Now someone will come in here and explain it and it will be the most obvious thing in the world. :lol:

Girlystevedave
01-05-2009, 04:25 PM
I wondered at one time if it had something to do with the fact that birds were referred to as "God's Gunslingers". But that referred to Hawks only, right? :orely:

LadyHitchhiker
01-05-2009, 04:26 PM
I did find this superstition on the web though:

When you put a bread with the deceased during the first night after the person died, you will not fear (death) any longer.

LadyHitchhiker
01-05-2009, 04:27 PM
Perhaps this was a variation of the same superstition?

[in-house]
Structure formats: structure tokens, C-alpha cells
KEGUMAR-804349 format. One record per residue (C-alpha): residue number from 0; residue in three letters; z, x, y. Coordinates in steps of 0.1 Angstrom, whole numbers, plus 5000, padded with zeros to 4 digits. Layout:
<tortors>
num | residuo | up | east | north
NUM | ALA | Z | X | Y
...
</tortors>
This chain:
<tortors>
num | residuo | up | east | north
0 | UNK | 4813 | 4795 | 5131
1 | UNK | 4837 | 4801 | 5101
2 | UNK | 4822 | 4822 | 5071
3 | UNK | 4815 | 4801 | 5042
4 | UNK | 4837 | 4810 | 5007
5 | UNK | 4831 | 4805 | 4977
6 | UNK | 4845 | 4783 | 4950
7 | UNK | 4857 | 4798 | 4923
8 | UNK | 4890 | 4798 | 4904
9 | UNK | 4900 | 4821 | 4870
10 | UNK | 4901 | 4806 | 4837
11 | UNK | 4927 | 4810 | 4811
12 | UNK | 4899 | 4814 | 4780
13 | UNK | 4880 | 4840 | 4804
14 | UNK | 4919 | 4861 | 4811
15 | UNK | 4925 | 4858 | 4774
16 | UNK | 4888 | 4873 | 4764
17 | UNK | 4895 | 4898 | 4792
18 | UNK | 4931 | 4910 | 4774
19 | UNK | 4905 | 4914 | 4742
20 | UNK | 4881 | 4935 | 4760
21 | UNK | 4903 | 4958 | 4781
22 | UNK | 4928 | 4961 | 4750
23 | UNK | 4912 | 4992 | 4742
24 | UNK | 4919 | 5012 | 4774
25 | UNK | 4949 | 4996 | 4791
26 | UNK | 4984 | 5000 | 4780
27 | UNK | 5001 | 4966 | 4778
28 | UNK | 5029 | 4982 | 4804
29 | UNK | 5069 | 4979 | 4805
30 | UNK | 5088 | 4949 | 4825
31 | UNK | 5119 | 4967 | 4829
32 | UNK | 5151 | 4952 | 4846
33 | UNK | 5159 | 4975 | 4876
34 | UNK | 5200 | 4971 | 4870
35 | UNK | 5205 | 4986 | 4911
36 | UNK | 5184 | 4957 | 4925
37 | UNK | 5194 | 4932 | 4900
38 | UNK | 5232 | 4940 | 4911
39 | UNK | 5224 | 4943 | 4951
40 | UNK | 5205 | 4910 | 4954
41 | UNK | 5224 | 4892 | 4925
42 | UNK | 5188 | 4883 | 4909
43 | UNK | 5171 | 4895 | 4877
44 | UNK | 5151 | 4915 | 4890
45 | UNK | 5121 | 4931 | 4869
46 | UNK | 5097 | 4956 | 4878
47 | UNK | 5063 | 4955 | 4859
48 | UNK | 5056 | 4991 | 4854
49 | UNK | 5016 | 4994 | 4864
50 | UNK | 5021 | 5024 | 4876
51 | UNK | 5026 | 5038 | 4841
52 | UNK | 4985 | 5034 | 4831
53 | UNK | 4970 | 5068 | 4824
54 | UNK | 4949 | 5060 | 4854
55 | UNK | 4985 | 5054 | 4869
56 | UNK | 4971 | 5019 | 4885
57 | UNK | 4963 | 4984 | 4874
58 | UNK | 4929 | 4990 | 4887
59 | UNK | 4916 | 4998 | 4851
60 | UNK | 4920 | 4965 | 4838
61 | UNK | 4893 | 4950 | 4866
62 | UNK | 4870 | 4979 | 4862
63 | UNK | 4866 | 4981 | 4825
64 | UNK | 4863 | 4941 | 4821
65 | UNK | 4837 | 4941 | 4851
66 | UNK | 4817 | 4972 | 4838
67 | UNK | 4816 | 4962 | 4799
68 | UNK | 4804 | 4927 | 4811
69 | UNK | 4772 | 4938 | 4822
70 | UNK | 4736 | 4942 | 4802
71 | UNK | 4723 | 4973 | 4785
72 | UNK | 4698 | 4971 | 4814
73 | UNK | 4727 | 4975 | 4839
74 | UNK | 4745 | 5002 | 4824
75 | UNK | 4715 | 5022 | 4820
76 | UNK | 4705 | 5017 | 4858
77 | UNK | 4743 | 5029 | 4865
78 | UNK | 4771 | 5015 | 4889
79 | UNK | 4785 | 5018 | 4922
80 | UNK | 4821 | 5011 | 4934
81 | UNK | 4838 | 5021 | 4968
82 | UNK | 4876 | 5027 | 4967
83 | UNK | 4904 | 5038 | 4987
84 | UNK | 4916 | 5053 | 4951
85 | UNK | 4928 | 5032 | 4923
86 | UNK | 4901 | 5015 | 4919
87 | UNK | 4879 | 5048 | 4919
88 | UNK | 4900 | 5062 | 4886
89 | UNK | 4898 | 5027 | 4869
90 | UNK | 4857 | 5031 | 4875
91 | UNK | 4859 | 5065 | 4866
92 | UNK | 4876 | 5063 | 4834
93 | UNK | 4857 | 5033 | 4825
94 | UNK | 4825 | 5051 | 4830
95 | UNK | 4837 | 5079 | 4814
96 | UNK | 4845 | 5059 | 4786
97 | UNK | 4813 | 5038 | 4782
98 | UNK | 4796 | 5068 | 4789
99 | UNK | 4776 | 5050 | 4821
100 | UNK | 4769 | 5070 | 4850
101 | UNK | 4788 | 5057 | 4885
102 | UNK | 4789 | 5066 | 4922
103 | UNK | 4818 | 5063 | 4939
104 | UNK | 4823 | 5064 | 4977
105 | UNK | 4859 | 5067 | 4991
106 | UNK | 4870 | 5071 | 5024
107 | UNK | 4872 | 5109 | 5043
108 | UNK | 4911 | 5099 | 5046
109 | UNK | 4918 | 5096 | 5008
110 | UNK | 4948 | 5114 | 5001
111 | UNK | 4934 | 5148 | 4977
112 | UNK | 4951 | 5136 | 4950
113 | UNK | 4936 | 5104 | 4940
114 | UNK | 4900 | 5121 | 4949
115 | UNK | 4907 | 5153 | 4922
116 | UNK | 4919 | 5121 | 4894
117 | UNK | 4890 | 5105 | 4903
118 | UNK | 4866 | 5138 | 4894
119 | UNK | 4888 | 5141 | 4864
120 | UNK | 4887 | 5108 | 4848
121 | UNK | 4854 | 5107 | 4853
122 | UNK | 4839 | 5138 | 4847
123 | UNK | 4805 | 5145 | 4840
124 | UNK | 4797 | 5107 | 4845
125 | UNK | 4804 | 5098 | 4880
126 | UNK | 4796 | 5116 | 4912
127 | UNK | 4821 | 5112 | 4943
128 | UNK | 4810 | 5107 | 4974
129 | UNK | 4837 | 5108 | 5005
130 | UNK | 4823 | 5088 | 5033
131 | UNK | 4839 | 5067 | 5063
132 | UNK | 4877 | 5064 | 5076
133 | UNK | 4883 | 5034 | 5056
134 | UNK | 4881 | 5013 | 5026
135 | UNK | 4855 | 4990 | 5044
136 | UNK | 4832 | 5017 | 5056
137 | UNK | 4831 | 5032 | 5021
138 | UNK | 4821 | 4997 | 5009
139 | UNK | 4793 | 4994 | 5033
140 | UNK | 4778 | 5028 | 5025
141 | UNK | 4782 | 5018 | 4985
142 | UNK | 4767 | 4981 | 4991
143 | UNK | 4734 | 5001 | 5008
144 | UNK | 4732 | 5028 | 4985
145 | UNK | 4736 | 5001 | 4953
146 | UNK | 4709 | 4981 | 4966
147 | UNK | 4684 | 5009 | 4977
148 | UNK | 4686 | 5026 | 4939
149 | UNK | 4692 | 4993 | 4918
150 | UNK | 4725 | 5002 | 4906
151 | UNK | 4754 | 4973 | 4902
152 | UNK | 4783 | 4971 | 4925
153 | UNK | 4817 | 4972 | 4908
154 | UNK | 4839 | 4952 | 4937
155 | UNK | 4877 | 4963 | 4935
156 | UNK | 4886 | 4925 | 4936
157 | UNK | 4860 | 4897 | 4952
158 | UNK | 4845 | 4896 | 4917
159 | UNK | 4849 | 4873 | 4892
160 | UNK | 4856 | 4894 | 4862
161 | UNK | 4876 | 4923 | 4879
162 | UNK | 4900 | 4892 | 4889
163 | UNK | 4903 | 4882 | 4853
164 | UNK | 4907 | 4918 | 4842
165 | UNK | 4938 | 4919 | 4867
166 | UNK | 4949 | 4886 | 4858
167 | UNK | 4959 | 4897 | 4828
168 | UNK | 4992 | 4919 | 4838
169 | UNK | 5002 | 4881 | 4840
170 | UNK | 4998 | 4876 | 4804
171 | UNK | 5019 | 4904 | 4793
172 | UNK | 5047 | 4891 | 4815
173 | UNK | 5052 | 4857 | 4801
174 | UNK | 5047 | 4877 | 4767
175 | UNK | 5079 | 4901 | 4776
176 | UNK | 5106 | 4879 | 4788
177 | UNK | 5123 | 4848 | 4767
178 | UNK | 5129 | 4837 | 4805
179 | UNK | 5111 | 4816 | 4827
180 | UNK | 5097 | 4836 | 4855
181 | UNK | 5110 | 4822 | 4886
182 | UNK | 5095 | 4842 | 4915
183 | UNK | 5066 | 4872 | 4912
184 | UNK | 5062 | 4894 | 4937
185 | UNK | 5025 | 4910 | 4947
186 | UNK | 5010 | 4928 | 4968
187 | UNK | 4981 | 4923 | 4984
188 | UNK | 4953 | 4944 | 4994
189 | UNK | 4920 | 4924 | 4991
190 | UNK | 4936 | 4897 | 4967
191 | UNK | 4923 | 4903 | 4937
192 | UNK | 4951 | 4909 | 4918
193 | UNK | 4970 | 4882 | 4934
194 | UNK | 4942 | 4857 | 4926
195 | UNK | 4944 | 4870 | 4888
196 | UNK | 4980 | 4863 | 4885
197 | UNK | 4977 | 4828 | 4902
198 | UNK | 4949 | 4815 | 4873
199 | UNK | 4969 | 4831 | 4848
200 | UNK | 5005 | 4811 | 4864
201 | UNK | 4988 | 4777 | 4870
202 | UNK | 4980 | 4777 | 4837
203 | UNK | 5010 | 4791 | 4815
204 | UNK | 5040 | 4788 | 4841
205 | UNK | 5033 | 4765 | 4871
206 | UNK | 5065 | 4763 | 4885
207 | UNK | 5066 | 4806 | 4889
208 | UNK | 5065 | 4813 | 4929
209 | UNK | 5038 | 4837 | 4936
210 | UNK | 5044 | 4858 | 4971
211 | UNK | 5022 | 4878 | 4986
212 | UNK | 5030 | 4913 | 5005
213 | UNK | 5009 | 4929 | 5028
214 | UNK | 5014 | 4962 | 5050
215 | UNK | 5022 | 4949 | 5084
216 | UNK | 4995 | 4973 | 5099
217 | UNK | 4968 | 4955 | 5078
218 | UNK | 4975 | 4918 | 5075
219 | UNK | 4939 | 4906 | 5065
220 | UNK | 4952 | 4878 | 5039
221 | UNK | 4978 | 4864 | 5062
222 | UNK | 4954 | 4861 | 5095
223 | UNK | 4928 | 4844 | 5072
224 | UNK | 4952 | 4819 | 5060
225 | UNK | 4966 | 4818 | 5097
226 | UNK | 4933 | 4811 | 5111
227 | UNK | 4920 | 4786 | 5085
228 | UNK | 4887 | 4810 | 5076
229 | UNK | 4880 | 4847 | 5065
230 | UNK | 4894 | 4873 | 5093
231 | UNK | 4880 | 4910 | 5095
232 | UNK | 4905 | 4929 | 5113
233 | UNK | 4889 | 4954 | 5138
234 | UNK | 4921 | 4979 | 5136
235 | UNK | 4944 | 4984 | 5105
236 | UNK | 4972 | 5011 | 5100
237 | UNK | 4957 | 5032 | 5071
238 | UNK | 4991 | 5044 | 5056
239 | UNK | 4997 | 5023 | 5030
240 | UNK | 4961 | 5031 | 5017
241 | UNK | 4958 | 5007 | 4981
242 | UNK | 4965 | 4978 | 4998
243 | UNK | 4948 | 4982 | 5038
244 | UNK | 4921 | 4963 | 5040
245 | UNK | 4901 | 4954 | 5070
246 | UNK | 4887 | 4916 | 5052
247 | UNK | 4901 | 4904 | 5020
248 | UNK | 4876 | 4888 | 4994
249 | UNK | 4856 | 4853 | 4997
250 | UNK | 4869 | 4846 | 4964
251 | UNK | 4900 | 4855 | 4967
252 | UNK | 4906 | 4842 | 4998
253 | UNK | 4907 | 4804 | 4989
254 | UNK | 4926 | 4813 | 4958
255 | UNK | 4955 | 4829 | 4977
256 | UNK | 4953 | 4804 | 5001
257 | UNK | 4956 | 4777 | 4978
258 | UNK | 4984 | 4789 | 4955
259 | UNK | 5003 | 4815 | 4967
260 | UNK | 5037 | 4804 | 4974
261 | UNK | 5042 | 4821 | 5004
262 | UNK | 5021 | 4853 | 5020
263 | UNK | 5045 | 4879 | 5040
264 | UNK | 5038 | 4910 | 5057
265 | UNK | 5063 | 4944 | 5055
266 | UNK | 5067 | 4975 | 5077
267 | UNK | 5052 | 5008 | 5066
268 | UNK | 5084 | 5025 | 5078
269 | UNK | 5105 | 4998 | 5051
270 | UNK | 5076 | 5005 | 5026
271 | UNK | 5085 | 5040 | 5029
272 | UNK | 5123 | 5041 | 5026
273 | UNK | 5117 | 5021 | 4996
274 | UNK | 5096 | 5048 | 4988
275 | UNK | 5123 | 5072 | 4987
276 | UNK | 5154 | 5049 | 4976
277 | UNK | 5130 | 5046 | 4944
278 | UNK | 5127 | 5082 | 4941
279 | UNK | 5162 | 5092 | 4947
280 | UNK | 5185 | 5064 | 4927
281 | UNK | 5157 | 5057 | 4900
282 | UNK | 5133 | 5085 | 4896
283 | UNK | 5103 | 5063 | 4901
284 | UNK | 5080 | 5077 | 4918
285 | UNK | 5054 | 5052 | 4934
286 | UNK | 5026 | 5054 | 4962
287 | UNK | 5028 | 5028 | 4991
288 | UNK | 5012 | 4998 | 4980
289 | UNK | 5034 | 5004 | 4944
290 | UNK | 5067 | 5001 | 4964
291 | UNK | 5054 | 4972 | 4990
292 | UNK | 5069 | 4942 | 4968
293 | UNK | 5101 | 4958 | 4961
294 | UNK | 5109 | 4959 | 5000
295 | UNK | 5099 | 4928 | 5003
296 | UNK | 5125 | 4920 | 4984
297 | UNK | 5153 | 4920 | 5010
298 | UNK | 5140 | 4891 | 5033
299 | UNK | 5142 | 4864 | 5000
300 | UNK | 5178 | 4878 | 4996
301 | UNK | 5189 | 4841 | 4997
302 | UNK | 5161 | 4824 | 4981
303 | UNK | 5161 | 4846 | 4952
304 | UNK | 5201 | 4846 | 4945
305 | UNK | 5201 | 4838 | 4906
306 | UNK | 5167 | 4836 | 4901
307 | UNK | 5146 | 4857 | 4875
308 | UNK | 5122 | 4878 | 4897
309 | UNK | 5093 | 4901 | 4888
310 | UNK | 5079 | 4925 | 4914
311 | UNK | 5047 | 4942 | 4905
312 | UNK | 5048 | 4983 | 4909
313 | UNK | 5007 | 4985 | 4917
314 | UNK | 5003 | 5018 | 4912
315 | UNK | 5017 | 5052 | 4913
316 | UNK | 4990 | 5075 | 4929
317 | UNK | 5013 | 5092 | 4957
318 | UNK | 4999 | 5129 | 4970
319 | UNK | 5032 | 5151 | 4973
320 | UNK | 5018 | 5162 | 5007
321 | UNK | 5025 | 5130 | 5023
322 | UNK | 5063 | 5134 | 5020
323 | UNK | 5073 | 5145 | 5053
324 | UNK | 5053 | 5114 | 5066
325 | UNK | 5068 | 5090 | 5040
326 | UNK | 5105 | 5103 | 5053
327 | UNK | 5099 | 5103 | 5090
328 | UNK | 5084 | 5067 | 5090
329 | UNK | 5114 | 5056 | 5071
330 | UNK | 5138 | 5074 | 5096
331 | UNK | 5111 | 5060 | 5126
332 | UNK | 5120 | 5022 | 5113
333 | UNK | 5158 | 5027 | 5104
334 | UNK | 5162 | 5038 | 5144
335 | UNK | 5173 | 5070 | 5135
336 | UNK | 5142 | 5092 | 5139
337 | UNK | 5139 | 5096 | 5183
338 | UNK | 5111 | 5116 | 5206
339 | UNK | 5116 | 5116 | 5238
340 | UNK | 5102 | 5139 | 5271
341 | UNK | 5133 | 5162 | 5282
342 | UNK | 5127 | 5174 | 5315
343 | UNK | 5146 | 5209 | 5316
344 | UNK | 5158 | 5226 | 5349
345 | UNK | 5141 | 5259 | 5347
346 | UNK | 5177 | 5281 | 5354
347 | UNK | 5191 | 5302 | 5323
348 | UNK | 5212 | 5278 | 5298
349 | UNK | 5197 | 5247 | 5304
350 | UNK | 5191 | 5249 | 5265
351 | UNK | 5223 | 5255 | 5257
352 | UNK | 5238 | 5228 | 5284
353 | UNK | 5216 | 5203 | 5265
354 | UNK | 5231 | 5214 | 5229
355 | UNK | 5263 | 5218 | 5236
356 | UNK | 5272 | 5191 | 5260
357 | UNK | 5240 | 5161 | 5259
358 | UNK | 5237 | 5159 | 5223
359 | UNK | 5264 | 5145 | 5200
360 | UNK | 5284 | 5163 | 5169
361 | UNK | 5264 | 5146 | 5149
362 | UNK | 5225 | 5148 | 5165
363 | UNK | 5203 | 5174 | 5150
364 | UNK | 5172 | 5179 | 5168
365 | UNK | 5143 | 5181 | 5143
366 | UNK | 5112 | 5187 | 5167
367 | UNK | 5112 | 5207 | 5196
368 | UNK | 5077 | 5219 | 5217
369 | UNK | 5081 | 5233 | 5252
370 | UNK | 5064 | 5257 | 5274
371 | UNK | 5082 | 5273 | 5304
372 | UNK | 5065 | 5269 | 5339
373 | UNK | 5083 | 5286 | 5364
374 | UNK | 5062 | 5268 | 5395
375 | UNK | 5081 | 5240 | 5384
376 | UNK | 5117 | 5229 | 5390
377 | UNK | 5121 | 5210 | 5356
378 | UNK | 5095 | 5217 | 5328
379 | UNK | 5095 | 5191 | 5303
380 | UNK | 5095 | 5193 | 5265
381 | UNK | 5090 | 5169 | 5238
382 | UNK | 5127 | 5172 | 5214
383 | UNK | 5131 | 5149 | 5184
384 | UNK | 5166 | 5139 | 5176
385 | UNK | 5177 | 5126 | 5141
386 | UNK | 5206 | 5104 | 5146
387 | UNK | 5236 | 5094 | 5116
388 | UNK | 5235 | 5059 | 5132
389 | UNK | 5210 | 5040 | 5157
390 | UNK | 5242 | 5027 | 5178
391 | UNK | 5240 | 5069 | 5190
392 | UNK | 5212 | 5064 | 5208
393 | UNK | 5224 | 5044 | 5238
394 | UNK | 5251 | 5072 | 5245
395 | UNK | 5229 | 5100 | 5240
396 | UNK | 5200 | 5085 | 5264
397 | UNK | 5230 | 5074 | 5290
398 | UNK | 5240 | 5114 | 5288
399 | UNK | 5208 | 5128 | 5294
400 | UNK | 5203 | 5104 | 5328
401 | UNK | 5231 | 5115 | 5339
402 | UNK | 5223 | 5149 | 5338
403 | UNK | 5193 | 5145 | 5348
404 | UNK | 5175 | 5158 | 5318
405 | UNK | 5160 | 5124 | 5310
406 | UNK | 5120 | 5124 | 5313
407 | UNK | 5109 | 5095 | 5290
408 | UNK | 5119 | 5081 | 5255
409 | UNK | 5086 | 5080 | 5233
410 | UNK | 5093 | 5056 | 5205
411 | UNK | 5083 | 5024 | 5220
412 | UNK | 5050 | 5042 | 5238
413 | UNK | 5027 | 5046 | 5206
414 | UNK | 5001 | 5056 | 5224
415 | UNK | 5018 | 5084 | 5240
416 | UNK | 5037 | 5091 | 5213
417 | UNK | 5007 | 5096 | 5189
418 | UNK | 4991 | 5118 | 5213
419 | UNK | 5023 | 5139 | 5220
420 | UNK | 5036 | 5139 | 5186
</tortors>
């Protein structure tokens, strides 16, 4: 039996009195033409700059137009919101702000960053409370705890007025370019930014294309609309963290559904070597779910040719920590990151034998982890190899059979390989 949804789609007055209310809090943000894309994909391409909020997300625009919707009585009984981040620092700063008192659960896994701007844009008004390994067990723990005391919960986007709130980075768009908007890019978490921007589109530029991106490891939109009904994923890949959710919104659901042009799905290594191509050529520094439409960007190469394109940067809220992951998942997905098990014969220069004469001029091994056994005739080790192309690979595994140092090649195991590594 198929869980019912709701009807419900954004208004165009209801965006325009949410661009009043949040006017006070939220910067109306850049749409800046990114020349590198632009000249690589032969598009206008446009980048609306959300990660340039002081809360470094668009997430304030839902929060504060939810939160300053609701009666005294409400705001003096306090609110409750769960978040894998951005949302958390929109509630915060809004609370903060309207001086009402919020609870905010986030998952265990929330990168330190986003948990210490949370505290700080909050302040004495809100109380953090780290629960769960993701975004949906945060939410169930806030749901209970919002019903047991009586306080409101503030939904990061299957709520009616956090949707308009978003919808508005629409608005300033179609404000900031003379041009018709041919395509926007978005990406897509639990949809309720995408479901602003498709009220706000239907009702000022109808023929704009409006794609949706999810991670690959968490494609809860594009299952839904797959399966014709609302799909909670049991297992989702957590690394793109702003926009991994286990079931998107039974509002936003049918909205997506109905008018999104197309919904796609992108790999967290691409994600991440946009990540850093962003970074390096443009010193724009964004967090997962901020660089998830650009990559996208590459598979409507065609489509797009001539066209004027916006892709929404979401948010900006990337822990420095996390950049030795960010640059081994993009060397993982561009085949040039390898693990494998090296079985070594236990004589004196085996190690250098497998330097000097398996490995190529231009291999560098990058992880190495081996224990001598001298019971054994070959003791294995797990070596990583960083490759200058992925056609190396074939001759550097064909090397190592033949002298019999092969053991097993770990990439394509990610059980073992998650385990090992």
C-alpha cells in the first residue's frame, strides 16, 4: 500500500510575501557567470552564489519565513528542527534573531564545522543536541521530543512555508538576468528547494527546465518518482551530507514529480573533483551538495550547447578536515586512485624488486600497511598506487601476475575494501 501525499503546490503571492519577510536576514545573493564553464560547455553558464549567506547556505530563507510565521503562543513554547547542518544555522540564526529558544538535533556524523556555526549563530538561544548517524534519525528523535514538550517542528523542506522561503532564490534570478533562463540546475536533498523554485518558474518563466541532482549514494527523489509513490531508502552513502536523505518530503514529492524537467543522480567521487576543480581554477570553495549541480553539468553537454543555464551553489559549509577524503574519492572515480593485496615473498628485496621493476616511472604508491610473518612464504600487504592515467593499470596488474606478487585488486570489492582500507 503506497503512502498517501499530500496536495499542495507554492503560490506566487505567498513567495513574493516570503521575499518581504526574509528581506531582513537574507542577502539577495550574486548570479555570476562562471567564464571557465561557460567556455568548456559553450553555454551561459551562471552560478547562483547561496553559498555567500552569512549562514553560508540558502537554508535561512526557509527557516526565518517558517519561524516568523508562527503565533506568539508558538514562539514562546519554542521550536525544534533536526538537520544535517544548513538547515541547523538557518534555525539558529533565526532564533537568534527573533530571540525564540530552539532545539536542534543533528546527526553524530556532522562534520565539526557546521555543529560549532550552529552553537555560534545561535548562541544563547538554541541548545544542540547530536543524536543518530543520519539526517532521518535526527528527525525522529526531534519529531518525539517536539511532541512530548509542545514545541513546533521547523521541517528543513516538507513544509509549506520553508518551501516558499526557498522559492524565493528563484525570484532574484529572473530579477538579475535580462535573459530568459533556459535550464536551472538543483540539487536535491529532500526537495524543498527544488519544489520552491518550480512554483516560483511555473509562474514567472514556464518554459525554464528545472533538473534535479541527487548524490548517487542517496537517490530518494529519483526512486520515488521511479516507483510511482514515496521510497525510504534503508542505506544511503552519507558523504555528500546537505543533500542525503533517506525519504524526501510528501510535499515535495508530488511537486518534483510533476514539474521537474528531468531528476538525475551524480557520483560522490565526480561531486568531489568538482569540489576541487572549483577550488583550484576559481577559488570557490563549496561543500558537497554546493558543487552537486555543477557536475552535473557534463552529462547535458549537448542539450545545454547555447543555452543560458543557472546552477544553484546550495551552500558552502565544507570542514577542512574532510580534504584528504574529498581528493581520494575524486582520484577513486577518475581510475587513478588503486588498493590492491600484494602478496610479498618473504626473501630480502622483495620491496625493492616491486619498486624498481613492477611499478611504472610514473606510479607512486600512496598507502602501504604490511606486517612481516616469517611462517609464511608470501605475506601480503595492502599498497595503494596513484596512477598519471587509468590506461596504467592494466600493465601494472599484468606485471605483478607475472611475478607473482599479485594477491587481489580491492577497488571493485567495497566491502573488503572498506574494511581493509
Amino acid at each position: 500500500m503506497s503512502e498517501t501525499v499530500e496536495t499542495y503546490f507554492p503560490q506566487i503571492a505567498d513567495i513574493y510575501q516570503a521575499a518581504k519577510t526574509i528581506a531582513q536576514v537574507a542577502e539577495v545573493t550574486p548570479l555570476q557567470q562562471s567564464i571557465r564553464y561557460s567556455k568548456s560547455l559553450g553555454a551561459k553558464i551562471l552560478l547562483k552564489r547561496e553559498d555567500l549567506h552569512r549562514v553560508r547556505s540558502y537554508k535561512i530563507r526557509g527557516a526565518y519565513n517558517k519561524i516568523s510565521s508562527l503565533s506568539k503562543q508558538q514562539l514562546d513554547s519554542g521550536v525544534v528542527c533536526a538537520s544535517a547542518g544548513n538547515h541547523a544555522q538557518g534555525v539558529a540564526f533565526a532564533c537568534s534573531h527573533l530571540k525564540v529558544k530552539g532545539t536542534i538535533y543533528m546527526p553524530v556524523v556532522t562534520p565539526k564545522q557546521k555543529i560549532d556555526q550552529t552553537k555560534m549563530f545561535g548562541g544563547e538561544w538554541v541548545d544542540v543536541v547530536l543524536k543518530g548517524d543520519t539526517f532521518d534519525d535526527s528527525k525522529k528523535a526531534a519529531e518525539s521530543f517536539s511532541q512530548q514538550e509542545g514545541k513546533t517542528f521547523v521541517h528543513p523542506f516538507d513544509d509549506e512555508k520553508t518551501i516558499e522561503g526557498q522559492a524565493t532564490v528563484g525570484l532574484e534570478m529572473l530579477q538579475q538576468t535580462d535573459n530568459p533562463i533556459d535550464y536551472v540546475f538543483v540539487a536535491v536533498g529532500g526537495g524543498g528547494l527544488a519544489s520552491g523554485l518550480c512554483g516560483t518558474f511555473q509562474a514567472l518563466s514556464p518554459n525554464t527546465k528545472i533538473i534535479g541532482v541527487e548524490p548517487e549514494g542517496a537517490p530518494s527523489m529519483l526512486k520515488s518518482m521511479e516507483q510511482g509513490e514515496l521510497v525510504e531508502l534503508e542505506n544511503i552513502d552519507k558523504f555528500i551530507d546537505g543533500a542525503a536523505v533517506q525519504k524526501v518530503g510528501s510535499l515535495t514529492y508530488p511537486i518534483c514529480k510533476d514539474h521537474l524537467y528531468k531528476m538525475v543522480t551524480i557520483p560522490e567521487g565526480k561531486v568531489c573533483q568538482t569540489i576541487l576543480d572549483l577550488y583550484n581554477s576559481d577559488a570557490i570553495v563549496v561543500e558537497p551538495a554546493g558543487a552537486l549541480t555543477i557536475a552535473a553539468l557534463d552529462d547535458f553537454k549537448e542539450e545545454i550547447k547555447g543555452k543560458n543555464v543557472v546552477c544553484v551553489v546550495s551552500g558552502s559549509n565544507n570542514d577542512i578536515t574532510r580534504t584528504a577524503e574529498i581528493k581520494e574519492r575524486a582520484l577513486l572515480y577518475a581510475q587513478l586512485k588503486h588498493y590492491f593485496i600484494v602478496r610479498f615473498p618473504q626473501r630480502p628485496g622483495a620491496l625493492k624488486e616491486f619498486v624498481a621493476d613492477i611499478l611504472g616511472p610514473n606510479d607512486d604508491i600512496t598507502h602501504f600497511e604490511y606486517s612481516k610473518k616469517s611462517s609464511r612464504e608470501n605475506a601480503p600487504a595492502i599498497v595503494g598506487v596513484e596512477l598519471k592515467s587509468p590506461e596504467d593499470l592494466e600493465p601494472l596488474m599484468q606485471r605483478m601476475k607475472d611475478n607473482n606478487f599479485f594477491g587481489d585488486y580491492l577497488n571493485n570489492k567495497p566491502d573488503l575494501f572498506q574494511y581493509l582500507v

MonteGss
01-05-2009, 04:51 PM
I always thought it was to speed up the "eating" of the body. The birds were already there and waiting for the hanging to happen, the bread crumbs were to attract them over faster. So, the insult to injury idea...kinda.
*shrugs*

Darkthoughts
01-06-2009, 11:30 AM
I researched this for over an hour on the net last night...and got nuthin'!! :lol:

I looked into gallow's superstitions, but they were mostly about the wood of the structure and the hangman's rope supposedly having restorative powers. Infact, being a hangman was quite a popular job because you could make a lot of extra money on the side selling these things :scared:

I also researched crows and ravens, but as they are carrion eaters they'd be unlikely to eat the body until it had rotted a while...perhaps then the bread was used to attract them in the hope that they would roost nearby and wait for the body to decay? That's a variation on Monte's guess.